Viera, Fla. – As Nationals manager Davey Johnson continued to watch the progression of his pitching staff during the early part of spring training; he has been impressed overall by what he has seen.
Johnson even laid out his plans for who will start the first three games of the Grapefruit League season which begins Saturday in Port St. Lucie against the New York Mets.
“There is no bullpen tomorrow (Tuesday),” Johnson said.
“Then they are throwing to the hitters with batting practice and if everyone comes through that alright, I’ve got Stras (Stephen Strasburg) pitching the first game on the road and then Jordan Zimmermann pitching the first home game here and then Gio (Gonzalez).”
Gonzalez is scheduled to pitch in the World Baseball Classic for Team USA and he will get three games in before heading to Miami to join the team.
“Gio is set to pitch on the 25th,” Johnson said.
“He will then pitch on the second and then the seventh before heading to Miami and he’ll pitch on the 12th,” he said.
As to who will fill in for Gonzalez while he is pitching in the classic, Johnson was non-committal.
“There are several candidates. I’d like to have the luxury of having about a couple two or three outings by people before I start slotting someone in to take that game,” he said.
Soriano throws for first time after being delayed getting into camp
Nationals closer Rafael Soriano threw his first bullpen session of the spring and it didn’t seem as though the missed time hurt him.
“I thought Soriano looked good,” said skipper Davey Johnson.
“I thought he threw the ball good. He was doing a lot of long-tossing and we were having conversations about what he likes to do during the spring but I liked the way he was throwing,” he said.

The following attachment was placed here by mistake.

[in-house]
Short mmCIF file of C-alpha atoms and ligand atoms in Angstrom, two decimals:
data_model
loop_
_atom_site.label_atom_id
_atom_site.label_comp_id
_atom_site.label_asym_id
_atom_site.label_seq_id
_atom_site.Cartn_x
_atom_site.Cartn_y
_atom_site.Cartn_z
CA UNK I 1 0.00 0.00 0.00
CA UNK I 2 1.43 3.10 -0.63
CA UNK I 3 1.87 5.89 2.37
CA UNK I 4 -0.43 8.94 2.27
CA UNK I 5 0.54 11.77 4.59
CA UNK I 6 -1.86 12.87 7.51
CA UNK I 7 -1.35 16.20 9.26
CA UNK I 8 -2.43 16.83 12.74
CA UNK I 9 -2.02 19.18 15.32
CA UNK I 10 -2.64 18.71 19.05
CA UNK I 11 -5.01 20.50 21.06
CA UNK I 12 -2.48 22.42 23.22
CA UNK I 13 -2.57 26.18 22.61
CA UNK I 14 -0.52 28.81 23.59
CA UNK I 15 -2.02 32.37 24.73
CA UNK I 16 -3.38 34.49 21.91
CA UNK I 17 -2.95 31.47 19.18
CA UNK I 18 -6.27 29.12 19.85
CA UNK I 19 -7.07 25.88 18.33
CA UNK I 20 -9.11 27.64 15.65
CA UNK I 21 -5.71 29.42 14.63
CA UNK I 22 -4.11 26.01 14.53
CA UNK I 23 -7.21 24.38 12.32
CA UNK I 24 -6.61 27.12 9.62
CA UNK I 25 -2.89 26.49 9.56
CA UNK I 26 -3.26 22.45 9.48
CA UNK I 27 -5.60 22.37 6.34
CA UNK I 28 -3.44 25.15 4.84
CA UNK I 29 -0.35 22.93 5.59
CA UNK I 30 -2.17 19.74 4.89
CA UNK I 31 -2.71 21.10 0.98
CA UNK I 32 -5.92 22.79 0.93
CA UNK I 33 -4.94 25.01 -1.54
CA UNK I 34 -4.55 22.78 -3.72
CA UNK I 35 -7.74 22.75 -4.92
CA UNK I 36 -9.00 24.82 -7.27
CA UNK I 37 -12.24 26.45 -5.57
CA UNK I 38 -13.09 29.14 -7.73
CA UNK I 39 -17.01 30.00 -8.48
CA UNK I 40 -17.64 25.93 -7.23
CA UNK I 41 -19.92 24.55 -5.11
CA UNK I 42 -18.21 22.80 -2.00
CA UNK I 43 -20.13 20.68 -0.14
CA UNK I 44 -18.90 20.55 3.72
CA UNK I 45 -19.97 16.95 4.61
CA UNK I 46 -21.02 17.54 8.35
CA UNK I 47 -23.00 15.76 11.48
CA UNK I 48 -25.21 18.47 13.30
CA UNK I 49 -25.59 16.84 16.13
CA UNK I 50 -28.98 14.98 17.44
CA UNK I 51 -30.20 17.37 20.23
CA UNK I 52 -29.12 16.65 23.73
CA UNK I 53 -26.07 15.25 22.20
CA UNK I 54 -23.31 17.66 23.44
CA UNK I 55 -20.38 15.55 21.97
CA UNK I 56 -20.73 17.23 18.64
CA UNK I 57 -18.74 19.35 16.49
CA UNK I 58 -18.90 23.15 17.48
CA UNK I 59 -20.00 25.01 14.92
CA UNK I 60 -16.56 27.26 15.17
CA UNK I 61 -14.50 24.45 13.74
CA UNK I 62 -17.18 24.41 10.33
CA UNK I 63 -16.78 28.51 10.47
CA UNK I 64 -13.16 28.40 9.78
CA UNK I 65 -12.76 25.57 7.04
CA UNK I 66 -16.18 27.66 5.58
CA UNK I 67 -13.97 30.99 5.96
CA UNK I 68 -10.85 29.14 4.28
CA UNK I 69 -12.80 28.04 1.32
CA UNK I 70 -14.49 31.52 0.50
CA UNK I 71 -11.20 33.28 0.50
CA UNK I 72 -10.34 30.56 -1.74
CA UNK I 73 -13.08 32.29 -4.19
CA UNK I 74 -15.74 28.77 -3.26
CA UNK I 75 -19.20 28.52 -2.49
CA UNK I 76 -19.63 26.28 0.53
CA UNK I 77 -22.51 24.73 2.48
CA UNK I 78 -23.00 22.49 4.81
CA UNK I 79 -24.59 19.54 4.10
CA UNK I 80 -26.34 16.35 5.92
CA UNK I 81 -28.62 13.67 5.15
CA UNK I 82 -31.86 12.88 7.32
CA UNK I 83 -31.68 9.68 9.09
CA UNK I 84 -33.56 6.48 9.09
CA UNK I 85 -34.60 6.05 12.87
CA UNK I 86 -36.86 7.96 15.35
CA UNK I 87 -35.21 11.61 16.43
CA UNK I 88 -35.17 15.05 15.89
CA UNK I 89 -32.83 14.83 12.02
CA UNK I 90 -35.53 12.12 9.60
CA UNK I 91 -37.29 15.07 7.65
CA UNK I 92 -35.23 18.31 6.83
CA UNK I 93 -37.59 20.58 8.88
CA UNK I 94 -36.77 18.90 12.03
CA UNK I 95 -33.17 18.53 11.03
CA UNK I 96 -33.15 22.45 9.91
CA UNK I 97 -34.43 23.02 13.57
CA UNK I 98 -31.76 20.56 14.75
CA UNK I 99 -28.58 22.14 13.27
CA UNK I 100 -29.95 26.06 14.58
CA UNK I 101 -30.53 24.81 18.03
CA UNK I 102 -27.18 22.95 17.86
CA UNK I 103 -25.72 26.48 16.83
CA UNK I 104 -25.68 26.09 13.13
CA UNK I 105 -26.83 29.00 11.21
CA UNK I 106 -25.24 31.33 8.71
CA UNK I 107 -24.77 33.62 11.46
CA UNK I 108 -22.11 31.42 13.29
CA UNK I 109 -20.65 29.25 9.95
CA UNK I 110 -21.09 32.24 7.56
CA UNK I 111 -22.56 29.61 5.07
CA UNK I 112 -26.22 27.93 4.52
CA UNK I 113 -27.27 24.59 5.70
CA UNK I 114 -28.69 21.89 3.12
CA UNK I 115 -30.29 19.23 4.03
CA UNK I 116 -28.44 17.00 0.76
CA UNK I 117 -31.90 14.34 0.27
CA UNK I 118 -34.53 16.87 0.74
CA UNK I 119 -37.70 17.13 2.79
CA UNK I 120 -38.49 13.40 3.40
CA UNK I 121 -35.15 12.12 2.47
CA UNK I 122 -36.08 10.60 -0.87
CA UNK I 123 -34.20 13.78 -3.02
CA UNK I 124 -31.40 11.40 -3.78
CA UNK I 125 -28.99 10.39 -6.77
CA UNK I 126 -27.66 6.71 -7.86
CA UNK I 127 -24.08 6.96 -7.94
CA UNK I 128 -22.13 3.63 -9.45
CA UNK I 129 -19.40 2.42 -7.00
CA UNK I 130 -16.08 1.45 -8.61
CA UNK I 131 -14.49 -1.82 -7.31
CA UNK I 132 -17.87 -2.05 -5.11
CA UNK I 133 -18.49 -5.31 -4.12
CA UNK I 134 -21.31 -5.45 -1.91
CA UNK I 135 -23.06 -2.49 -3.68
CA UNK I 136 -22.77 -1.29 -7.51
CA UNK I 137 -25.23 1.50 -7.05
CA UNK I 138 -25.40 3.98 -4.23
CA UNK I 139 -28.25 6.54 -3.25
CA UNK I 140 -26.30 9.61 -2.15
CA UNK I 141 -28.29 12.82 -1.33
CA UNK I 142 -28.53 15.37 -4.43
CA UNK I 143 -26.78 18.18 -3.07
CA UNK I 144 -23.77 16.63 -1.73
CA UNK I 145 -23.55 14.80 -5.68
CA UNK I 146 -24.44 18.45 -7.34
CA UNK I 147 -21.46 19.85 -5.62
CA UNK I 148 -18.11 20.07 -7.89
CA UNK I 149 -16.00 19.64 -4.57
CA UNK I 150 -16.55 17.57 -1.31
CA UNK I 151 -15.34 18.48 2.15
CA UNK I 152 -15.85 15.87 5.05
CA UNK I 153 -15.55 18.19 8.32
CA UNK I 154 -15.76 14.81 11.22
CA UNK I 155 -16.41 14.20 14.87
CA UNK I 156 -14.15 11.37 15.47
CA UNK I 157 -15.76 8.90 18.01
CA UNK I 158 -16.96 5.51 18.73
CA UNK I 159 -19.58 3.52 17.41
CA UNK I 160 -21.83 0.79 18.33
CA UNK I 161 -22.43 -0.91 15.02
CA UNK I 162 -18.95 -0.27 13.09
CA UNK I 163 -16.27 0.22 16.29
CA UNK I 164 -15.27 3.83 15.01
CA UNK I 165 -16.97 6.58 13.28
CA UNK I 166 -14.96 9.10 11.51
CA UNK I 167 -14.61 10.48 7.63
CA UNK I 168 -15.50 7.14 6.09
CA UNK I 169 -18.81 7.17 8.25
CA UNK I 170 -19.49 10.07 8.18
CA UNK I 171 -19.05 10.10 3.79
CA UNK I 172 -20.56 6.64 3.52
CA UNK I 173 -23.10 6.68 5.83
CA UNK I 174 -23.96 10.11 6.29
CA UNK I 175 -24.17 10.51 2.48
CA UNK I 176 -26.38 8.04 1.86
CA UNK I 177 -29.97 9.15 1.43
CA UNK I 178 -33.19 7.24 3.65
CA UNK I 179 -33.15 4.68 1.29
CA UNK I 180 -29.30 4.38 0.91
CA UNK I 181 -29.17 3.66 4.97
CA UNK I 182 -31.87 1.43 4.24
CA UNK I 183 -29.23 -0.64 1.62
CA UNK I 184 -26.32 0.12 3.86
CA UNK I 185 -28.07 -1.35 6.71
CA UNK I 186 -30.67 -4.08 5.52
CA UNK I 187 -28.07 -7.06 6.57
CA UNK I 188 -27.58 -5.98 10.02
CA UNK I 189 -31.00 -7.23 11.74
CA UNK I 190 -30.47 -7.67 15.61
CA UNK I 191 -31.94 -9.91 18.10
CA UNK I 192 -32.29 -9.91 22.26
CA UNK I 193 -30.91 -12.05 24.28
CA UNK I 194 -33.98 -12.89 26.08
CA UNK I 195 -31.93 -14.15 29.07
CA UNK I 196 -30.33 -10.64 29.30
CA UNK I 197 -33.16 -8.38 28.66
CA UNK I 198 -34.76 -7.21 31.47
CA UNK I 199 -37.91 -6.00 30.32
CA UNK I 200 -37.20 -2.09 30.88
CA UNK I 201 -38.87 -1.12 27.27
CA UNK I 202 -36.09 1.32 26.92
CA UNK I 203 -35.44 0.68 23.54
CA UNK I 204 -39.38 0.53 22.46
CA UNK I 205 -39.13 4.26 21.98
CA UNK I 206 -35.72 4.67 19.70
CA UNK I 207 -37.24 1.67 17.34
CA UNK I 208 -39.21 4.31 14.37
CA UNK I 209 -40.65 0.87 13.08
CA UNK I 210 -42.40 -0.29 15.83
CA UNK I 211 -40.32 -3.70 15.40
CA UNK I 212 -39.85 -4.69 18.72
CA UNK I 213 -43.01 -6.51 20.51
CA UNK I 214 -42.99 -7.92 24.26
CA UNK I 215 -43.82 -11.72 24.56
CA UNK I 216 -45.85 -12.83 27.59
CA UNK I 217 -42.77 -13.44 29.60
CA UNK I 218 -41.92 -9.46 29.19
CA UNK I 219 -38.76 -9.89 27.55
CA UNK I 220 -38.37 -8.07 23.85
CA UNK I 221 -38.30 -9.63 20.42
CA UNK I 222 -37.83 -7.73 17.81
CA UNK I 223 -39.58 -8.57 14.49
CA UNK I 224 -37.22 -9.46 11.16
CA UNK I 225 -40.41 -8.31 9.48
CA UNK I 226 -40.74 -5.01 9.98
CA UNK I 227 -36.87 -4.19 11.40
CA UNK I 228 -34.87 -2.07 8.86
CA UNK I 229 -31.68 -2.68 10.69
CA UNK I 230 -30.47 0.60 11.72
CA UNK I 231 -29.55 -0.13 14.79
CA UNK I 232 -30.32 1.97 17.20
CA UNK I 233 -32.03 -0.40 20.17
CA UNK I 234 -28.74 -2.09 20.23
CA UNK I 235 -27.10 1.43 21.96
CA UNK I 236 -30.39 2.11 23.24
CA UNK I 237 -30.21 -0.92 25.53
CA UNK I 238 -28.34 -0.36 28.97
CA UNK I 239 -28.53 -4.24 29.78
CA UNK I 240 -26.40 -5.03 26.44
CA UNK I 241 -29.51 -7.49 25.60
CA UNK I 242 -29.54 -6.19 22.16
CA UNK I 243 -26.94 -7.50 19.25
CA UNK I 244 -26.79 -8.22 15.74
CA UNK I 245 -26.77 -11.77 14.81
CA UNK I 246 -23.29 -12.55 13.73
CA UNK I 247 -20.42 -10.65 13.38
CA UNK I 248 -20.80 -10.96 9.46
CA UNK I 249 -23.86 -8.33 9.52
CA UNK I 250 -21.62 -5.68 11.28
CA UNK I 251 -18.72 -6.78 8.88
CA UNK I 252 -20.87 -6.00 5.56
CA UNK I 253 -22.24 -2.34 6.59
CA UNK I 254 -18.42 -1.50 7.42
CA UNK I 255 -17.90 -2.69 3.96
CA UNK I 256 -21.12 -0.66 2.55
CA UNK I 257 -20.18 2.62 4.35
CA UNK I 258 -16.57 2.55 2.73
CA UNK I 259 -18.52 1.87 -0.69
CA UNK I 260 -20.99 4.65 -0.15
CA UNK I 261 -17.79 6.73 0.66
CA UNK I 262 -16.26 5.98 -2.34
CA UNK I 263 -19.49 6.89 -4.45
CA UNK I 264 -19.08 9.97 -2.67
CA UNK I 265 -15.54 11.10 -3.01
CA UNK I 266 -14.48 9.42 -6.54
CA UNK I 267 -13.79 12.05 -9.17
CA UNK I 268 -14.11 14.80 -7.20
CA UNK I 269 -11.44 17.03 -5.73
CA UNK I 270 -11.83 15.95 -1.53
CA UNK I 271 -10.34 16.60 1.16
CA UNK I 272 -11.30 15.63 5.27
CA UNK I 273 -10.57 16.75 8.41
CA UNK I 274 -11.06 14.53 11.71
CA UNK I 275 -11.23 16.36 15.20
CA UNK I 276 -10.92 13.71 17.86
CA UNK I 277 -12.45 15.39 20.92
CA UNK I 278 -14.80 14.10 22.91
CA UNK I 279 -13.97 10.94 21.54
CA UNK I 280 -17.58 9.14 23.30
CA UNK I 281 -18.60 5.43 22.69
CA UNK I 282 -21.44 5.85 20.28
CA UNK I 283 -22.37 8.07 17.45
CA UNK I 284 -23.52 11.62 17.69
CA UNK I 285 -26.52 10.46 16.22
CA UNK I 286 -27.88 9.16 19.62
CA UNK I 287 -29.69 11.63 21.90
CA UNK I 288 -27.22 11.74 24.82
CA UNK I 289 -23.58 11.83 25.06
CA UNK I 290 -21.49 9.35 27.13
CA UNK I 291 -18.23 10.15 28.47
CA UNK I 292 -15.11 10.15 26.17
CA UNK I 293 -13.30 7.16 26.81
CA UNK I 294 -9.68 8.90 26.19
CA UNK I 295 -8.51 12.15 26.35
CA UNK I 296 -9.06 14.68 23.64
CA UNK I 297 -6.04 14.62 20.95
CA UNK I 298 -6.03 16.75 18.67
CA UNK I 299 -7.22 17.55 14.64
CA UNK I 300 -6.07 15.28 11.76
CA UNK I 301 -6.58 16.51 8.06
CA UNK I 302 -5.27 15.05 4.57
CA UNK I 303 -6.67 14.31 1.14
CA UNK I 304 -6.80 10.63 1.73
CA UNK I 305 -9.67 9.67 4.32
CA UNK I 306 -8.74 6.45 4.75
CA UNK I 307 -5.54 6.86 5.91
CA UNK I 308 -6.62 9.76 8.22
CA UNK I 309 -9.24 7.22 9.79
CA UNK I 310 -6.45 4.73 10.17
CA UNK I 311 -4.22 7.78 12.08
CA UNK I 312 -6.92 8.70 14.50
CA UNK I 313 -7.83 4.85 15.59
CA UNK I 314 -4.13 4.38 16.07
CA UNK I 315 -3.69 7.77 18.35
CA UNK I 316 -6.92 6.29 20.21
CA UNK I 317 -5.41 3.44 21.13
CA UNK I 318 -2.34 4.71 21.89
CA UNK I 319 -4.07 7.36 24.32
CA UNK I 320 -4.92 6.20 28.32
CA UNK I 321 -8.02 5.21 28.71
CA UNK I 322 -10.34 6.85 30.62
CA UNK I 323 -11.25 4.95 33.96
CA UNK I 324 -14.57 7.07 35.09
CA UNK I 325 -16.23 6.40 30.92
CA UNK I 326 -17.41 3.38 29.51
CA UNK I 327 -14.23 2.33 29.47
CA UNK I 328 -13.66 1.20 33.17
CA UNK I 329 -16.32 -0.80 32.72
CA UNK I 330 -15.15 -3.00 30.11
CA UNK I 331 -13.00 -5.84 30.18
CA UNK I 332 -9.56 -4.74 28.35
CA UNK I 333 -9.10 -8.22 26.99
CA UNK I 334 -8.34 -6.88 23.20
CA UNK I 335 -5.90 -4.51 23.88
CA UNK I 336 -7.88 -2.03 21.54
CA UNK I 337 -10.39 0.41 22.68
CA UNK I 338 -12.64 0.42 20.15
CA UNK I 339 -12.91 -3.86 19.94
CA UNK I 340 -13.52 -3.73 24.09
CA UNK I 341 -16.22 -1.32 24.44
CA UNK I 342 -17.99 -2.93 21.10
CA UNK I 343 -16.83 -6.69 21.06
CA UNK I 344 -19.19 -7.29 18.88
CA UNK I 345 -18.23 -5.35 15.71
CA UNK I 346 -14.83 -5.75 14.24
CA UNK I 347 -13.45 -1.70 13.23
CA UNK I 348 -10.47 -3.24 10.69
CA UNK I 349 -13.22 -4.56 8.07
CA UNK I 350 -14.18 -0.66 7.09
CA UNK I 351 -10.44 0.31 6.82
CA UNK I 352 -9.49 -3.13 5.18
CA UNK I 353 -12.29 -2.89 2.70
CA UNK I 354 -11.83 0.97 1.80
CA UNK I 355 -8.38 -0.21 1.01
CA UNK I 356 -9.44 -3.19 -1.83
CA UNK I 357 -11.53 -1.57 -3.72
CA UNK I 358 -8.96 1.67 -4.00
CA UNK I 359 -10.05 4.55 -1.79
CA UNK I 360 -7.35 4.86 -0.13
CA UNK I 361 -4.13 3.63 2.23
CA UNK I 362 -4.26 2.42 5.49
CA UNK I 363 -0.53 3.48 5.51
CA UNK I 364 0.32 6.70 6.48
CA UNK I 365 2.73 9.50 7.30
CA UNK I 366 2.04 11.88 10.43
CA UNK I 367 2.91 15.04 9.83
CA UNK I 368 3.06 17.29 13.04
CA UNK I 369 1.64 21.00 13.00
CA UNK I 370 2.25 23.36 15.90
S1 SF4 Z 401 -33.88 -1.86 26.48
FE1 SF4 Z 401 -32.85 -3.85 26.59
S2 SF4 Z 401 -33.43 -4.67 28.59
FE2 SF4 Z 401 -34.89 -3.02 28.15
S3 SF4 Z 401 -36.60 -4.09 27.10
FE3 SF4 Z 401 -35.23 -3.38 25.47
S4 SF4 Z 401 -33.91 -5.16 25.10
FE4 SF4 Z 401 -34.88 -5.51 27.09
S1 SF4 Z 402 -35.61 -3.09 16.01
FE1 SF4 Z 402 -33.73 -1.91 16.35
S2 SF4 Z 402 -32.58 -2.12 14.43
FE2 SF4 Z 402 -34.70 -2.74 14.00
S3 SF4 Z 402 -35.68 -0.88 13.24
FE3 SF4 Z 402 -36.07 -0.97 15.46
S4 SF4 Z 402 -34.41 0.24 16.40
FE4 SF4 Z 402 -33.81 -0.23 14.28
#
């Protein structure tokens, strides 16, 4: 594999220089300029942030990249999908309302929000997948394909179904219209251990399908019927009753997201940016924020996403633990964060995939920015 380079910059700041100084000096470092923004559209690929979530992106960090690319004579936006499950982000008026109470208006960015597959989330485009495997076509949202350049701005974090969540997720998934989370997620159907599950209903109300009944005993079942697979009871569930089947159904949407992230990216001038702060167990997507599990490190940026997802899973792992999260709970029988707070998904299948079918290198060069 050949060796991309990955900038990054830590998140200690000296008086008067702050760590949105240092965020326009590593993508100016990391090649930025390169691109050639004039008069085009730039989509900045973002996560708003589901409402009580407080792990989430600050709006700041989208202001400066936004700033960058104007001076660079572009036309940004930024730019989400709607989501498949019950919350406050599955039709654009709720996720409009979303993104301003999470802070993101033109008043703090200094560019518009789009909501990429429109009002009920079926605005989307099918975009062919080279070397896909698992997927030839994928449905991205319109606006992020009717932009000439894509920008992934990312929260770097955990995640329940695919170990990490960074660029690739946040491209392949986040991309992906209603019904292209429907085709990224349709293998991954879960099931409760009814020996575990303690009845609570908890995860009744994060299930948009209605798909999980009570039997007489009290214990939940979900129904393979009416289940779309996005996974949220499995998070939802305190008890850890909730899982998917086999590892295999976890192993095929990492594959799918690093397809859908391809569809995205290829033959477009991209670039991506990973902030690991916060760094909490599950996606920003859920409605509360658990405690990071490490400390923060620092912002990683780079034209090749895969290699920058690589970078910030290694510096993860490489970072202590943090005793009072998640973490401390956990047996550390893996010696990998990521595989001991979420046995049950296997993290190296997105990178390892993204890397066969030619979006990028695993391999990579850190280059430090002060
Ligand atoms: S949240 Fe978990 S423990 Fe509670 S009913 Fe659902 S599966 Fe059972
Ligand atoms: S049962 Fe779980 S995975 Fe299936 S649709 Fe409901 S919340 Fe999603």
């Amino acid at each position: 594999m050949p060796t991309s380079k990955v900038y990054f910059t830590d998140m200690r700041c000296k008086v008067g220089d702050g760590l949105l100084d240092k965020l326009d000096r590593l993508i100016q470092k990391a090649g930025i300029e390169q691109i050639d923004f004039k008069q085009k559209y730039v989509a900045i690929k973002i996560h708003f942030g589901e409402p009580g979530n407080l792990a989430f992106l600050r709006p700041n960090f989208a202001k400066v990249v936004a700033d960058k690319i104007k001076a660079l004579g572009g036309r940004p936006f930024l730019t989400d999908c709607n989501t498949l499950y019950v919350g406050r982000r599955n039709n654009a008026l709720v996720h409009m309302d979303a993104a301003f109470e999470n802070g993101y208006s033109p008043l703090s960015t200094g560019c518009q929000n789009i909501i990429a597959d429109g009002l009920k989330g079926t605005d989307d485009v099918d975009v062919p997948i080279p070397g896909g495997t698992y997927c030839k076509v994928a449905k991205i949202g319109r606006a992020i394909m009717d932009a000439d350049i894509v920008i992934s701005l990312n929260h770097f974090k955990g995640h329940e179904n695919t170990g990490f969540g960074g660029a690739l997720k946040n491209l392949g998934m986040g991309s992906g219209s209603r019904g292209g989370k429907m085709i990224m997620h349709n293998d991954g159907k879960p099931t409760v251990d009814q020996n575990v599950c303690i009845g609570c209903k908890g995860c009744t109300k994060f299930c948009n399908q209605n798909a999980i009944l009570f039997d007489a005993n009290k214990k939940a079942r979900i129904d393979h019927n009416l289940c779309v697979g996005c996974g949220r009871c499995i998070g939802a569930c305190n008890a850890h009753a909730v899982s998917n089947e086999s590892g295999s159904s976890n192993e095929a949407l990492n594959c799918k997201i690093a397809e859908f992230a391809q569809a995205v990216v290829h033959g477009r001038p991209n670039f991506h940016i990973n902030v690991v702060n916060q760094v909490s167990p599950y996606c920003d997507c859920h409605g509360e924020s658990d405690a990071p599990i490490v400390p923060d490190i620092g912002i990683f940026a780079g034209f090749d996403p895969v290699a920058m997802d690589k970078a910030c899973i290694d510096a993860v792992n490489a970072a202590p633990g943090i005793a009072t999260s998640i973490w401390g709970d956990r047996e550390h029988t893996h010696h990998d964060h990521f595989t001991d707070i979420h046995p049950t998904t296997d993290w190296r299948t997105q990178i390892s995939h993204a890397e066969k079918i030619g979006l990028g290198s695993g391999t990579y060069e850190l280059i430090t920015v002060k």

Johnson said he would like Soriano not to try and do too much too soon.
“He knows what he needs to do and he probably won’t work the first week, he’ll take it easy. In talking to him, he doesn’t need but a certain number of innings; I mean no more than 8-10.”
Catcher Kurt Suzuki was behind the plate for Soriano’s bullpen and was impressed with what he saw and how smooth Soriano looked for not getting into camp until Saturday.
“He was great and he was just working on stuff, nothing special,” Suzuki said.
“He was just getting himself ready, throwing some sliders, throwing the ball where he wanted to. That’s the thing, I really didn’t have to move my glove much and that’s when you really know a guy has been doing it for a long time when he come and in his first bullpen, fire away and hit every spot,” Suzuki said.
Suzuki was obtained in a trade with the Oakland Athletics on August 3 last season and he spent the last two months of the season trying to learn the Nats’ pitching staff, something that is still a work in progress.
“It’s always a progression,” he said.
“I feel like I have a lot more to go. It’s the fun part because you build that relationship and that’s the fun part. You learn a lot more and you get more comfortable as you go. Once you get to that point, everything that kind of flows and you get that rhythm and everything is great.”